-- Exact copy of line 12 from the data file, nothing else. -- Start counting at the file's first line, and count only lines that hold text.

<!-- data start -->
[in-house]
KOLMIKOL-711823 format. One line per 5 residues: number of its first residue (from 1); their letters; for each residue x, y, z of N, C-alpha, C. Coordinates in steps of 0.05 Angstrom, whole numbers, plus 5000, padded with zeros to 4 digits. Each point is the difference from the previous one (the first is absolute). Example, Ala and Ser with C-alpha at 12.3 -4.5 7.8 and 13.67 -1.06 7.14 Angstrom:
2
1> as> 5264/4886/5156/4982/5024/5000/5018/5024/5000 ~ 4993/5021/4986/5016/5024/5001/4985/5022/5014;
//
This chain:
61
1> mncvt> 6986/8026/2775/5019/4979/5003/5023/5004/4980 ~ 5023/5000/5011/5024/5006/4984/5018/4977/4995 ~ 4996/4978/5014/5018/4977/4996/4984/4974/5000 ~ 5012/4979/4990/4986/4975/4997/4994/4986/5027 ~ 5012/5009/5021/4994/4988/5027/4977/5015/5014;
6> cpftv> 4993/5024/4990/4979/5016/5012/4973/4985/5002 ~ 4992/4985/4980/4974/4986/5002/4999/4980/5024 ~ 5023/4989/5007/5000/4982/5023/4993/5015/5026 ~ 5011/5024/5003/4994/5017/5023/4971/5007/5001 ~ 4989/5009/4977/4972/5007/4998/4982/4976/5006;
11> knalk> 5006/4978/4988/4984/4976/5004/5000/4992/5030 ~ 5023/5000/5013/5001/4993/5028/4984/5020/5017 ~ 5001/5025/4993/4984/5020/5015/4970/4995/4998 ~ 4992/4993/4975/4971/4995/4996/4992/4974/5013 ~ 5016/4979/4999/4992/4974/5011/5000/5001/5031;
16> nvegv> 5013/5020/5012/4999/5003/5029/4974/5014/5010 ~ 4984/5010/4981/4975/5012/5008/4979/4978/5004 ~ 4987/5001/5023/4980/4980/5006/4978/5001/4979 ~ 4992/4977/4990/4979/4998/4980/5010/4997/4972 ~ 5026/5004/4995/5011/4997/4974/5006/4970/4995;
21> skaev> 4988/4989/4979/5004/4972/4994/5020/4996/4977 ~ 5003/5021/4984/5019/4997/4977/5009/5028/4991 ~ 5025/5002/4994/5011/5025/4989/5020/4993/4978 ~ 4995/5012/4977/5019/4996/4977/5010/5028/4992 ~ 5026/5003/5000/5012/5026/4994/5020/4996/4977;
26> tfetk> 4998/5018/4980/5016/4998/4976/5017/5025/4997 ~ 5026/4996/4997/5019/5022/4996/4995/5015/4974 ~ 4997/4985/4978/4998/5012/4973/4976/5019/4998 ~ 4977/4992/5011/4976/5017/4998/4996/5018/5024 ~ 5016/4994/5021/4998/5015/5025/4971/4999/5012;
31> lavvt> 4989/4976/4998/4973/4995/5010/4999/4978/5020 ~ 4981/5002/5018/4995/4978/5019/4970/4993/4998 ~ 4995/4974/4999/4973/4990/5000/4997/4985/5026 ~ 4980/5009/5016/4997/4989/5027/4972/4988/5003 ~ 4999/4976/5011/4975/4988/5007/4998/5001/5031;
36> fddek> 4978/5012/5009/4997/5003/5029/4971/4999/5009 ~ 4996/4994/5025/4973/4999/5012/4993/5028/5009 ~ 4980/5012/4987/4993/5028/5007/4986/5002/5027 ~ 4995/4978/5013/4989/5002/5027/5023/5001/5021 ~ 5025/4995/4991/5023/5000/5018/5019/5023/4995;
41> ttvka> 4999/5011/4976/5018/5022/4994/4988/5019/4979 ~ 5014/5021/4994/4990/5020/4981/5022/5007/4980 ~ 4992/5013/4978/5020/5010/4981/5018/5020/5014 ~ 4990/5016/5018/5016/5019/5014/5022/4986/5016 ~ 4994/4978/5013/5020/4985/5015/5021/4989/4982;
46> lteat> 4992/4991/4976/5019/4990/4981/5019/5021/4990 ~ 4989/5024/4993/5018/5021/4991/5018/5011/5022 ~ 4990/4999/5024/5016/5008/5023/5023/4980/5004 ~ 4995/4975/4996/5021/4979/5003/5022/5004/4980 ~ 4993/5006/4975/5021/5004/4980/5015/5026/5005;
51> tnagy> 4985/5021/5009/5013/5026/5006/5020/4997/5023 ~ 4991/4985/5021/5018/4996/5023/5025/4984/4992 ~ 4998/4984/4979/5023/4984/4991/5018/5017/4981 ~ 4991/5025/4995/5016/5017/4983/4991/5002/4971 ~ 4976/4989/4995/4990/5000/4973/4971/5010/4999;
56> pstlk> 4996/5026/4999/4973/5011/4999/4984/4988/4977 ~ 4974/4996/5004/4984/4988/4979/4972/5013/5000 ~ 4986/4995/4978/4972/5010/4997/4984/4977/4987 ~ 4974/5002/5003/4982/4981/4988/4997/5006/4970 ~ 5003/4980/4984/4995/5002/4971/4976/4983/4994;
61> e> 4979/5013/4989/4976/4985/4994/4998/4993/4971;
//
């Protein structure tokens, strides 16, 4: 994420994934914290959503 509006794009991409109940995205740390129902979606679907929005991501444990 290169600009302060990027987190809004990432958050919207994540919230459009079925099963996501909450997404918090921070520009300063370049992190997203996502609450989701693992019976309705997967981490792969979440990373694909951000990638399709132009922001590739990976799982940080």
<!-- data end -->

21> skaev> 4988/4989/4979/5004/4972/4994/5020/4996/4977 ~ 5003/5021/4984/5019/4997/4977/5009/5028/4991 ~ 5025/5002/4994/5011/5025/4989/5020/4993/4978 ~ 4995/5012/4977/5019/4996/4977/5010/5028/4992 ~ 5026/5003/5000/5012/5026/4994/5020/4996/4977;